Stage 4 of my South American travels - November 1, 2001
Hi from Nasca, where I arrived yesterday on my fourth stage of the South
American tour. Last Friday, I picked up my Transalp at Walter Nosiglia
Motorcycles in La Paz. It was well serviced and ready to go. In the beginning,
I had some problems adjusting to the bike, which I had not ridden for
6 month. But after a few kilometers it was okay again. 140.000km should
be enough to get used to the bike. The Hotel Oberland in La Paz - Mallassa
has become my home when I visit La Paz. Walter Schmidt has transformed
it into a very nice and comfortable place and is nevertheless looking
after the needs of travellers on a budget.
Since I visited La Paz several times within the last year, I longed
to get out of the city into the countryside. Unfortunately, bad weather
forced me to abandon my plans to visit the small Andean town of Sorata.
Heavy thunderstorms gathered in the mountains and reached far into the
My first stop was in Tihuanaco, were the largest and most important
ruins of Bolivia can be visited. There I met a resident Argentinian, Ricardo,
who has travelled with his Transalp all over South-America. We had some
good motorcycle talks and he showed photos of his Transalp deep in the
mudholes of the Yungas roads and white of salt on the Salar de Uyuni.
Crossing the border into Peru was much easier than expected. After one
hour both sides were completed and I could move on towards Moquegua, almost
on the coast. The road from Desaguadero on Lake Titicaca to Moquegua is
fully paved and in perfect condition. It runs at 4000-4500m altitude,
at one point climbing up a pass to 4755m. Up to 4500m the Transalp had
no problems, except some loss of power. Above 4500m, there were intermittent
problems with one cylinder. But that seemed to be not serious, as it only
occurred when going uphill.
The scenery was great, grazing llama and alpaca, volcanoes, big empty
spaces, and towards the coast huge fields of sand. The descent from 4500m
to 2000m was a breathtaking succession of curves, serpentines and steep
descends with great views. Moquegua was badly damaged by the earthquake
in June. There are many gaps between houses where once proud buildings
stood and now construction workers try to build new houses. The city is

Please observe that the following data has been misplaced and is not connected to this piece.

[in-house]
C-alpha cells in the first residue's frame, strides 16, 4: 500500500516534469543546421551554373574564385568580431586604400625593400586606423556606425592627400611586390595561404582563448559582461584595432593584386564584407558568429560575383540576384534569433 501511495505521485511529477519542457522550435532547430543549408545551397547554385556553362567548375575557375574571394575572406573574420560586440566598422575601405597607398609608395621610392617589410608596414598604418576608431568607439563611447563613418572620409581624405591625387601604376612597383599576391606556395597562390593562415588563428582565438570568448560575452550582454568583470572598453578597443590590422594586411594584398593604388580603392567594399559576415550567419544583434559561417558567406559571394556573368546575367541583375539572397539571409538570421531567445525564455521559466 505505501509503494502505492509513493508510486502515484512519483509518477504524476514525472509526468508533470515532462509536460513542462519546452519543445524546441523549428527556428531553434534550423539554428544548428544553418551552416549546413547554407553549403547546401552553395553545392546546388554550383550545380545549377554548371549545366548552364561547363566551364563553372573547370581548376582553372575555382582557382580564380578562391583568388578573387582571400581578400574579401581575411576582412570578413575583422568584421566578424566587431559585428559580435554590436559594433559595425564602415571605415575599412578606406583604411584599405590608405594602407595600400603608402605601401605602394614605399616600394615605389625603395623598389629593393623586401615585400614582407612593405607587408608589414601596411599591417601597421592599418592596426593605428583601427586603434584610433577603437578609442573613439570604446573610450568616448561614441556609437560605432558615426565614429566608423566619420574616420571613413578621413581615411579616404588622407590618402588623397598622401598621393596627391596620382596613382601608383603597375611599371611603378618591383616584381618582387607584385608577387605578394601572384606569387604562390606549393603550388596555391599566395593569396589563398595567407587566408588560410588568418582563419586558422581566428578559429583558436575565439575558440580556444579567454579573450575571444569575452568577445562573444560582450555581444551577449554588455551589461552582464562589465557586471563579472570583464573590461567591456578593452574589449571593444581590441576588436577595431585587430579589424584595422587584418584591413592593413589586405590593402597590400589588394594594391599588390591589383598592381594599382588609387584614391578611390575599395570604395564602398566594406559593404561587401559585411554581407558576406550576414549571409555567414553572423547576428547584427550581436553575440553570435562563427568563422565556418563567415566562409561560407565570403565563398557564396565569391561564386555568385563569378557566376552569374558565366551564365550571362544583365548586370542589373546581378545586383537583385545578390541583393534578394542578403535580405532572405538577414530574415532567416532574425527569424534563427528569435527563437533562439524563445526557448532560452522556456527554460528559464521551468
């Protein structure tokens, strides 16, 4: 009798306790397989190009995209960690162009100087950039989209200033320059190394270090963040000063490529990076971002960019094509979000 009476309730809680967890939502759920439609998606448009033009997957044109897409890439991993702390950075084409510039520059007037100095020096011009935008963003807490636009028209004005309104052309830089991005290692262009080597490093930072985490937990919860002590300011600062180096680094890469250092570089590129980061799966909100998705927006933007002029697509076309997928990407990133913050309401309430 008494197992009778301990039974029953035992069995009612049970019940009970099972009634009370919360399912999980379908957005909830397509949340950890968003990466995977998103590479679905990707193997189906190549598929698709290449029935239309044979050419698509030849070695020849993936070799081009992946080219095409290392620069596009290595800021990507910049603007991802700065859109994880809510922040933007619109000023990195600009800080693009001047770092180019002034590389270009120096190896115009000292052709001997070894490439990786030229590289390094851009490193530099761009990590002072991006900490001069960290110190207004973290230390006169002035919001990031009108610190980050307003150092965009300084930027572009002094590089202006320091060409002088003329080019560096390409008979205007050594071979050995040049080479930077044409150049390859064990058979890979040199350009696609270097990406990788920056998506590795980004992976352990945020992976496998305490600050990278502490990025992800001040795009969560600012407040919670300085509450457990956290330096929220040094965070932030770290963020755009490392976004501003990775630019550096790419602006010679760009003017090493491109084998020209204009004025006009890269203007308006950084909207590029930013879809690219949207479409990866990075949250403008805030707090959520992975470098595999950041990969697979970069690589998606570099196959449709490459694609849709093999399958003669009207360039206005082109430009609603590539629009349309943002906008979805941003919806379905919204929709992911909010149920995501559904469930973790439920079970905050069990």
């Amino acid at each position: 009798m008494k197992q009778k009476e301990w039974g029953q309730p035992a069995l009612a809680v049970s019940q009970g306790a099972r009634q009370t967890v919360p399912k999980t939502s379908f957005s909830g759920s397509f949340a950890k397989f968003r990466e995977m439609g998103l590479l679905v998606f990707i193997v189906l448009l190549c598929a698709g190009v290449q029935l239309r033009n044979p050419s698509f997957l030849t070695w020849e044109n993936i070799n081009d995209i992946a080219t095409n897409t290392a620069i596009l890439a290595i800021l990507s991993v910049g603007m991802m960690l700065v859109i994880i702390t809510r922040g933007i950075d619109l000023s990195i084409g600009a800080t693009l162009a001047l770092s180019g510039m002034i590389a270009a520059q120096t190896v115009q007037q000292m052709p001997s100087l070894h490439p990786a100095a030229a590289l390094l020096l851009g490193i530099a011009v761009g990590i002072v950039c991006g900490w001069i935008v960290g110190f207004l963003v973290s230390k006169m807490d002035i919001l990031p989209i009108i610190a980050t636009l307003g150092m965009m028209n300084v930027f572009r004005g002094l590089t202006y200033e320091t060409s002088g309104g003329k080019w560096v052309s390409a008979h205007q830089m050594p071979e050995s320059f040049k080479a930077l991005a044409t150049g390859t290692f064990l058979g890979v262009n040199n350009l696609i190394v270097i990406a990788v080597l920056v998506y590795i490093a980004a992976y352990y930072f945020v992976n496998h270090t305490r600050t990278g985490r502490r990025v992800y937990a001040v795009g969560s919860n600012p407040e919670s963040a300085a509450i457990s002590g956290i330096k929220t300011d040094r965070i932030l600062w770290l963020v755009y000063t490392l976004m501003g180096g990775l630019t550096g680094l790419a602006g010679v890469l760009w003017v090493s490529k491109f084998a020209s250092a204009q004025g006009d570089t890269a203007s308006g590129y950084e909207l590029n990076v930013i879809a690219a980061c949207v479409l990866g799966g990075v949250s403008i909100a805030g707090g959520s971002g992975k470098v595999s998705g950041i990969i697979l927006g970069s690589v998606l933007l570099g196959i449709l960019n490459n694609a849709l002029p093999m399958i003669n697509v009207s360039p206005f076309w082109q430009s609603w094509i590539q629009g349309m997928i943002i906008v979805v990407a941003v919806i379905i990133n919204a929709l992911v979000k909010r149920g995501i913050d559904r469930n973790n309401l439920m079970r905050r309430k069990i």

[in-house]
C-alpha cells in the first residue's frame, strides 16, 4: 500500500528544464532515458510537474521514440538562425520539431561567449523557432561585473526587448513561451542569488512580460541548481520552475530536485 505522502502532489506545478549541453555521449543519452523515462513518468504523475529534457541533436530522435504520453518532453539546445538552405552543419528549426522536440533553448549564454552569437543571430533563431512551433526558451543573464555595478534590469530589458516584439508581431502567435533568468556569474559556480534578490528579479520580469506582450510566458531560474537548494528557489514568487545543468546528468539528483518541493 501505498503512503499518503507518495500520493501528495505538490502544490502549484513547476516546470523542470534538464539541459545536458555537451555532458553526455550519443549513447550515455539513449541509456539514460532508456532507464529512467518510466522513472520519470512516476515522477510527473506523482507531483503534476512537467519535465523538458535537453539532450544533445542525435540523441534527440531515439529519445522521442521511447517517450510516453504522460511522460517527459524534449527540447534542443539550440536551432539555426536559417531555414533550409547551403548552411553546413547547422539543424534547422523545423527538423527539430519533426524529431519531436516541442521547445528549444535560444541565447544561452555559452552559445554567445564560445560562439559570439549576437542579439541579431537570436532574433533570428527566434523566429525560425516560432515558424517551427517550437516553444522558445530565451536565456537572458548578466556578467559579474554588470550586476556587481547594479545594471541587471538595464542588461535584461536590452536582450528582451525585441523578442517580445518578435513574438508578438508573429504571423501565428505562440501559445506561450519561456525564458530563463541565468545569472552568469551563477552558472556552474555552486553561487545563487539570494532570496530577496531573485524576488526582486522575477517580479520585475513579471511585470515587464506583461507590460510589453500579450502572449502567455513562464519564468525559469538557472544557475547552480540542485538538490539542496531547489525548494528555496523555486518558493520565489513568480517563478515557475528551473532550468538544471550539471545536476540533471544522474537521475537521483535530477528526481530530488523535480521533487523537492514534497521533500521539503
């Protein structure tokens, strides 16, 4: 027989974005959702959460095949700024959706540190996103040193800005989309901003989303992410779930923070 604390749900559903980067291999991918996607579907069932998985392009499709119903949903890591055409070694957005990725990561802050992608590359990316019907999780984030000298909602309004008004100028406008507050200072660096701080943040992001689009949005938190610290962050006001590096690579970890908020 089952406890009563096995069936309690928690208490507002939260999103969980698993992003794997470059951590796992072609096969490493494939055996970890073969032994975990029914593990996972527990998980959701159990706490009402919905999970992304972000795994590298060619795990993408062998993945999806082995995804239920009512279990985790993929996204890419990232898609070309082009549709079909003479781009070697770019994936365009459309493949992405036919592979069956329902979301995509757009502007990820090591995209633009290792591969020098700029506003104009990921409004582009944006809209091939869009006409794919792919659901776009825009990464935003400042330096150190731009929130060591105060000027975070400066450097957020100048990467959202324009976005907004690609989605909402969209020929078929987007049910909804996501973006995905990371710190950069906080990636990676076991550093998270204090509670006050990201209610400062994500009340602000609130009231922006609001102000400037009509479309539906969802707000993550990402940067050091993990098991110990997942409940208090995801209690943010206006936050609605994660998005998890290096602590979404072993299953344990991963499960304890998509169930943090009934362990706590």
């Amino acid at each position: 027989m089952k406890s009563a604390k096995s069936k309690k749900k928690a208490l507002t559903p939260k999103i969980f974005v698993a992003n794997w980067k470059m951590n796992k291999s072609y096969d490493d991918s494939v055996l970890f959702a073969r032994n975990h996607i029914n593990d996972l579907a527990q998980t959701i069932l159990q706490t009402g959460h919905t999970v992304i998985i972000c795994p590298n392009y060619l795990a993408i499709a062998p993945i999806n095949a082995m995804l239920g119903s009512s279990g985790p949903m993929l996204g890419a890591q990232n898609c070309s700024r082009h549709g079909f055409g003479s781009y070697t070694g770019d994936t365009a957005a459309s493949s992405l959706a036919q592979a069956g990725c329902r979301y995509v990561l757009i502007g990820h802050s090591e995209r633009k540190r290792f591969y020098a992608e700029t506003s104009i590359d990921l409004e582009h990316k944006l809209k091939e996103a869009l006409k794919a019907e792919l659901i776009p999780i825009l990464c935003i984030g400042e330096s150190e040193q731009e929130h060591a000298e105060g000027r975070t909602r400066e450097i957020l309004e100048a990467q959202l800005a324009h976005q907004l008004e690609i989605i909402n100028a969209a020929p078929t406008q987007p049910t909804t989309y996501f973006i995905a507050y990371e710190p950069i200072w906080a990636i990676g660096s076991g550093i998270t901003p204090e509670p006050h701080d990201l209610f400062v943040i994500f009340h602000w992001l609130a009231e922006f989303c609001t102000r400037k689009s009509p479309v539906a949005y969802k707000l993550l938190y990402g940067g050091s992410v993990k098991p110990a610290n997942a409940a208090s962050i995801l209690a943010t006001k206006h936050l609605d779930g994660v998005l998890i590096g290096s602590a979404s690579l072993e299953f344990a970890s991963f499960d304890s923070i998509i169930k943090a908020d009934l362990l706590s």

charming, but there is not much to see.
Continuing on the Pan American Highway parallelling the coast was pretty
boring. Although some curvy sections were no too bad, long almost straight
sections through the desert made me almost to sleep. After staying in
the uninteresting town of Camana for the night, I continued north on the
Pan-American Hwy high above steep cliffs that made Hwy 1 in California
look like a street along a flat beach. Although the area is dry as a bone,
there are some irrigated valleys, where water from the mountains produces
an abundance of crops.
Rice fields in the desert are a very surprising sight. In Nasca I flew
over the famous lines. Between 4400BC and 600 AD the Nasca culure has
produced huge figures, geometrical forms and seemingly endless straight
lines int the dry ground. They are only visible from the air and there
are Condor, Monkey, Hummingbird, Dog, Astronaut and more figures to see.
The climatic change threatens these old structures, since the first rain
ever recorded in Nasca was in 1998, and last year it rained one day for
4 hours. The runoff water has swept away parts of the lines, and it is
possible, that further rain will wipe out large parts of the figures.
Here in Nasca I met Kris from Belgium. He is travelling around the world
on a Honda Pan European. He shows that it is possible to do all the bad
roads with a 328 kg touring bike as well. Tomorrow, we will go to the
oasis of Huacachina, 300km south of Lima to relax for a day or two at
the desert lake.
Relaxing at the oasis in Huacachina,